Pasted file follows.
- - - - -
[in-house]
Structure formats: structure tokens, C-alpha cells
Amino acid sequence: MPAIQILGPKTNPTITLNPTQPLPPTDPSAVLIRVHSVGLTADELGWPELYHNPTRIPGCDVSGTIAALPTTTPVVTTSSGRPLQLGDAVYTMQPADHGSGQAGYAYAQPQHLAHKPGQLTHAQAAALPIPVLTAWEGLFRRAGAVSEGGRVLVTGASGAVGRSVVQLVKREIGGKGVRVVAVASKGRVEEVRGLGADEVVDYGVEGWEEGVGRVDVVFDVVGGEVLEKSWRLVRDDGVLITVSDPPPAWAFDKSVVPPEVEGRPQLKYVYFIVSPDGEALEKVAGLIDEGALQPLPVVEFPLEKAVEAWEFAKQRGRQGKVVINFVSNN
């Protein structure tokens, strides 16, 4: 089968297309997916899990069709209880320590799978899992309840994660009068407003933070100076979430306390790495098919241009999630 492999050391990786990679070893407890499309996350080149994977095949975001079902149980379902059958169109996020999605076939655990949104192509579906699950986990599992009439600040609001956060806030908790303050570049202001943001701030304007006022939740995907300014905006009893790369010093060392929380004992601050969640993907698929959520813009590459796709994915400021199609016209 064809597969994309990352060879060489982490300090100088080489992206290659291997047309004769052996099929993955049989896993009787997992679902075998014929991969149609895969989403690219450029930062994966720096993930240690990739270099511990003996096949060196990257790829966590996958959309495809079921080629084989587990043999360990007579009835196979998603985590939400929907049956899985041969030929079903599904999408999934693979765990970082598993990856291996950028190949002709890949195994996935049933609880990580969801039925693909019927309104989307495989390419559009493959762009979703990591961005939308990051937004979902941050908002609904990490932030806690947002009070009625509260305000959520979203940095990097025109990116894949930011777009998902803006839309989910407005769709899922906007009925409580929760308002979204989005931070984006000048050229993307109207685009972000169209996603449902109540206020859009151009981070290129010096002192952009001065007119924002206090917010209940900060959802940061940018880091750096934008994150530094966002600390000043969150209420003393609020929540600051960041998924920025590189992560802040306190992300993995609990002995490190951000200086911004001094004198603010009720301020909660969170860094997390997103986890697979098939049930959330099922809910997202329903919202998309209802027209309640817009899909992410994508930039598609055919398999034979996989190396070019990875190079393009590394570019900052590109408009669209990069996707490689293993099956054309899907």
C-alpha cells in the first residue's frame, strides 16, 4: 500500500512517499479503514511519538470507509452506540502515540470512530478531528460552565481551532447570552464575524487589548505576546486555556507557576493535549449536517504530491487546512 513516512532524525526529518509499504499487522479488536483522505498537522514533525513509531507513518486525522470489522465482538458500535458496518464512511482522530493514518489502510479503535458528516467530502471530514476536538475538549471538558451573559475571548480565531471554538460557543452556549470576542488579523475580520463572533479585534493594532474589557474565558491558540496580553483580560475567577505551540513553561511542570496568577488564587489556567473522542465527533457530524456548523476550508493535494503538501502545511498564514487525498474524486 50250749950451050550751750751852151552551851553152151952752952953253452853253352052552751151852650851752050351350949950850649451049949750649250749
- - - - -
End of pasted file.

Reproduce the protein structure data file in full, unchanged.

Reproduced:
[in-house]
Structure formats: structure tokens, C-alpha cells
Amino acid sequence: MPAIQILGPKTNPTITLNPTQPLPPTDPSAVLIRVHSVGLTADELGWPELYHNPTRIPGCDVSGTIAALPTTTPVVTTSSGRPLQLGDAVYTMQPADHGSGQAGYAYAQPQHLAHKPGQLTHAQAAALPIPVLTAWEGLFRRAGAVSEGGRVLVTGASGAVGRSVVQLVKREIGGKGVRVVAVASKGRVEEVRGLGADEVVDYGVEGWEEGVGRVDVVFDVVGGEVLEKSWRLVRDDGVLITVSDPPPAWAFDKSVVPPEVEGRPQLKYVYFIVSPDGEALEKVAGLIDEGALQPLPVVEFPLEKAVEAWEFAKQRGRQGKVVINFVSNN
């Protein structure tokens, strides 16, 4: 089968297309997916899990069709209880320590799978899992309840994660009068407003933070100076979430306390790495098919241009999630 492999050391990786990679070893407890499309996350080149994977095949975001079902149980379902059958169109996020999605076939655990949104192509579906699950986990599992009439600040609001956060806030908790303050570049202001943001701030304007006022939740995907300014905006009893790369010093060392929380004992601050969640993907698929959520813009590459796709994915400021199609016209 064809597969994309990352060879060489982490300090100088080489992206290659291997047309004769052996099929993955049989896993009787997992679902075998014929991969149609895969989403690219450029930062994966720096993930240690990739270099511990003996096949060196990257790829966590996958959309495809079921080629084989587990043999360990007579009835196979998603985590939400929907049956899985041969030929079903599904999408999934693979765990970082598993990856291996950028190949002709890949195994996935049933609880990580969801039925693909019927309104989307495989390419559009493959762009979703990591961005939308990051937004979902941050908002609904990490932030806690947002009070009625509260305000959520979203940095990097025109990116894949930011777009998902803006839309989910407005769709899922906007009925409580929760308002979204989005931070984006000048050229993307109207685009972000169209996603449902109540206020859009151009981070290129010096002192952009001065007119924002206090917010209940900060959802940061940018880091750096934008994150530094966002600390000043969150209420003393609020929540600051960041998924920025590189992560802040306190992300993995609990002995490190951000200086911004001094004198603010009720301020909660969170860094997390997103986890697979098939049930959330099922809910997202329903919202998309209802027209309640817009899909992410994508930039598609055919398999034979996989190396070019990875190079393009590394570019900052590109408009669209990069996707490689293993099956054309899907």
C-alpha cells in the first residue's frame, strides 16, 4: 500500500512517499479503514511519538470507509452506540502515540470512530478531528460552565481551532447570552464575524487589548505576546486555556507557576493535549449536517504530491487546512 513516512532524525526529518509499504499487522479488536483522505498537522514533525513509531507513518486525522470489522465482538458500535458496518464512511482522530493514518489502510479503535458528516467530502471530514476536538475538549471538558451573559475571548480565531471554538460557543452556549470576542488579523475580520463572533479585534493594532474589557474565558491558540496580553483580560475567577505551540513553561511542570496568577488564587489556567473522542465527533457530524456548523476550508493535494503538501502545511498564514487525498474524486 50250749950451050550751750751852151552551851553152151952752952953253452853253352052552751151852650851752050351350949950850649451049949750649250749